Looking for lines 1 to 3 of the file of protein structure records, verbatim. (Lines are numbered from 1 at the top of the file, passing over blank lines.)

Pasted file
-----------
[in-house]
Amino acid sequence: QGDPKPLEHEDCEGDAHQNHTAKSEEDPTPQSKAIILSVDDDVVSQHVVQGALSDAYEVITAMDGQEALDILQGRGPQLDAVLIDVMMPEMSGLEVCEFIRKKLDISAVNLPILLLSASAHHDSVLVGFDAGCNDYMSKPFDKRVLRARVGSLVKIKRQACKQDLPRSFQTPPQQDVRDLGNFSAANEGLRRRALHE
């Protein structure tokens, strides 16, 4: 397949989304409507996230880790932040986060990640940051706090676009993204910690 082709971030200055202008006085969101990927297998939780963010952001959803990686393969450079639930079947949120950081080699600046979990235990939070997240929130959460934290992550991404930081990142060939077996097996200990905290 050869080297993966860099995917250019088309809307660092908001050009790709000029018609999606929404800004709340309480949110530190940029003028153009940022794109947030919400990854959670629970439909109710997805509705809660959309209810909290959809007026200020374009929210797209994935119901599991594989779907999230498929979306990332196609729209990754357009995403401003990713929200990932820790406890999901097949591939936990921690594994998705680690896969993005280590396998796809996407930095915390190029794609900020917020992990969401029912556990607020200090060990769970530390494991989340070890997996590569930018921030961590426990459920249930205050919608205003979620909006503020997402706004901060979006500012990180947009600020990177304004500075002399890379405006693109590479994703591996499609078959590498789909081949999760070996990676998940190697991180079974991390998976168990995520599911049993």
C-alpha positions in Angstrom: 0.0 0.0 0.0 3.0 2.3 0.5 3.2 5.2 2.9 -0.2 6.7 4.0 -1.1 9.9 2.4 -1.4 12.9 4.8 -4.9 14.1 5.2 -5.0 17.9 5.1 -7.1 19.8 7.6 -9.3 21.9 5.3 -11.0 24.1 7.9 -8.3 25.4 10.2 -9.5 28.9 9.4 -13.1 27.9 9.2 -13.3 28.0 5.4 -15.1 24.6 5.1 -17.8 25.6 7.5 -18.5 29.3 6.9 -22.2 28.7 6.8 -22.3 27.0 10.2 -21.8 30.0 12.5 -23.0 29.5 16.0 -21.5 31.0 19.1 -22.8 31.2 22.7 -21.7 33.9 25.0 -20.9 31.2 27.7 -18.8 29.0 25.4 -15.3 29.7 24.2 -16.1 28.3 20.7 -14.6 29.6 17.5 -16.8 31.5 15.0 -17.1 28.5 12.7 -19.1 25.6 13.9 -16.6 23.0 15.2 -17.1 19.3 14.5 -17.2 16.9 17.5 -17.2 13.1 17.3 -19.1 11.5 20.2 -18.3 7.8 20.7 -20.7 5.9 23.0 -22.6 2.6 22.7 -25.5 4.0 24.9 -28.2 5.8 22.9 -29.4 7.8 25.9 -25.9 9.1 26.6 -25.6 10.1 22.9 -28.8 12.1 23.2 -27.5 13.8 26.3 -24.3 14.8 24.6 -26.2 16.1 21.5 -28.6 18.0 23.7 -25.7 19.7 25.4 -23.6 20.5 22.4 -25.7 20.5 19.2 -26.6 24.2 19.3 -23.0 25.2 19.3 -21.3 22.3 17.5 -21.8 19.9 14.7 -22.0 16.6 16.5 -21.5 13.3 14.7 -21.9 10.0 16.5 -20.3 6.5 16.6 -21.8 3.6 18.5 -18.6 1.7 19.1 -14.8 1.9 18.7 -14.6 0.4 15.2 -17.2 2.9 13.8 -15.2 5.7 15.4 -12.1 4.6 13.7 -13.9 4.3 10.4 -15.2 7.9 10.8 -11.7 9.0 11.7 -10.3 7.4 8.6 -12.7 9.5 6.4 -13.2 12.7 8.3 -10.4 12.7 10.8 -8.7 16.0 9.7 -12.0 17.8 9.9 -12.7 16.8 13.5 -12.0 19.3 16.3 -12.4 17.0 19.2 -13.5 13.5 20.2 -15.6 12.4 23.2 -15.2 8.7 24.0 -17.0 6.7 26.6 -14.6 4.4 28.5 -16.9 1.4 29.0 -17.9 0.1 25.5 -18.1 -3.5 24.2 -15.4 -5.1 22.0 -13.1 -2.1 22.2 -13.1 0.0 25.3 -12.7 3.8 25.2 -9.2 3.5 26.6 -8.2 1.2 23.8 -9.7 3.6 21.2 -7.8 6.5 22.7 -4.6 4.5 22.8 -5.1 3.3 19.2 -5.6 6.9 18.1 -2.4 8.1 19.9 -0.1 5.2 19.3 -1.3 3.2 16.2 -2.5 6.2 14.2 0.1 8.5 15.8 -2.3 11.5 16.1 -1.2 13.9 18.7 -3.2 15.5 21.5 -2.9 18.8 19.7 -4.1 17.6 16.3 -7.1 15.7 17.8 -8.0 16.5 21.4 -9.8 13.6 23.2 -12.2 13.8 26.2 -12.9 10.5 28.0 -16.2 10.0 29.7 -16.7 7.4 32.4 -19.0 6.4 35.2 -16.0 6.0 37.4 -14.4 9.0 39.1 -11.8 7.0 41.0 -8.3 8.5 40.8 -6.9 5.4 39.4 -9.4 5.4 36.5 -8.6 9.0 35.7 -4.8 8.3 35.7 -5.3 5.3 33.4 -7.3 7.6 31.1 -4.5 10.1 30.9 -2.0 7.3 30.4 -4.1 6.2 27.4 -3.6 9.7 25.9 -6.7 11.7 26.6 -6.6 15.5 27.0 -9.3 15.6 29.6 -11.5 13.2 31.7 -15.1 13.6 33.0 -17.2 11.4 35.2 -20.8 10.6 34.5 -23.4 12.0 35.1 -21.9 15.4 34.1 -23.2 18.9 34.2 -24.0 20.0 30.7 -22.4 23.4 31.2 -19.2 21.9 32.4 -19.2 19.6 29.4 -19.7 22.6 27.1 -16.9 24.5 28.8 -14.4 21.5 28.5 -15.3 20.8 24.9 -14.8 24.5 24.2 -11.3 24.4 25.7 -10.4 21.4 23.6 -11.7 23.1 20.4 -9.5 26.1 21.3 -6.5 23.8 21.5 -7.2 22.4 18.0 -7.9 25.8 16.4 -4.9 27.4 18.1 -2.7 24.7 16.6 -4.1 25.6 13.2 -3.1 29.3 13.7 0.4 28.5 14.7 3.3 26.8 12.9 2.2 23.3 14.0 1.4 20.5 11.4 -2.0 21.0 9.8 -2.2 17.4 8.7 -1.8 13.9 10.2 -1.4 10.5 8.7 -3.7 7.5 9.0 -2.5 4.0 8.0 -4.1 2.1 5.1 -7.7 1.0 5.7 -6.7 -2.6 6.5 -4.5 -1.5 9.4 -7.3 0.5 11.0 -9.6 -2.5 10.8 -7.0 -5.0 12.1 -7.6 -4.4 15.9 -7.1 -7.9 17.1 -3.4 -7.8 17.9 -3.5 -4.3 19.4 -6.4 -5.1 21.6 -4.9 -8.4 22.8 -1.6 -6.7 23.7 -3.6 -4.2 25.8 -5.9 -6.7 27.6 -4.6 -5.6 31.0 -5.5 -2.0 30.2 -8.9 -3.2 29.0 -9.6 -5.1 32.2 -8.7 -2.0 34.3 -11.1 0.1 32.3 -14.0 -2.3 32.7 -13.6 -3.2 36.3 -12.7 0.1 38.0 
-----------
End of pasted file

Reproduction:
[in-house]
Amino acid sequence: QGDPKPLEHEDCEGDAHQNHTAKSEEDPTPQSKAIILSVDDDVVSQHVVQGALSDAYEVITAMDGQEALDILQGRGPQLDAVLIDVMMPEMSGLEVCEFIRKKLDISAVNLPILLLSASAHHDSVLVGFDAGCNDYMSKPFDKRVLRARVGSLVKIKRQACKQDLPRSFQTPPQQDVRDLGNFSAANEGLRRRALHE
């Protein structure tokens, strides 16, 4: 397949989304409507996230880790932040986060990640940051706090676009993204910690 082709971030200055202008006085969101990927297998939780963010952001959803990686393969450079639930079947949120950081080699600046979990235990939070997240929130959460934290992550991404930081990142060939077996097996200990905290 050869080297993966860099995917250019088309809307660092908001050009790709000029018609999606929404800004709340309480949110530190940029003028153009940022794109947030919400990854959670629970439909109710997805509705809660959309209810909290959809007026200020374009929210797209994935119901599991594989779907999230498929979306990332196609729209990754357009995403401003990713929200990932820790406890999901097949591939936990921690594994998705680690896969993005280590396998796809996407930095915390190029794609900020917020992990969401029912556990607020200090060990769970530390494991989340070890997996590569930018921030961590426990459920249930205050919608205003979620909006503020997402706004901060979006500012990180947009600020990177304004500075002399890379405006693109590479994703591996499609078959590498789909081949999760070996990676998940190697991180079974991390998976168990995520599911049993």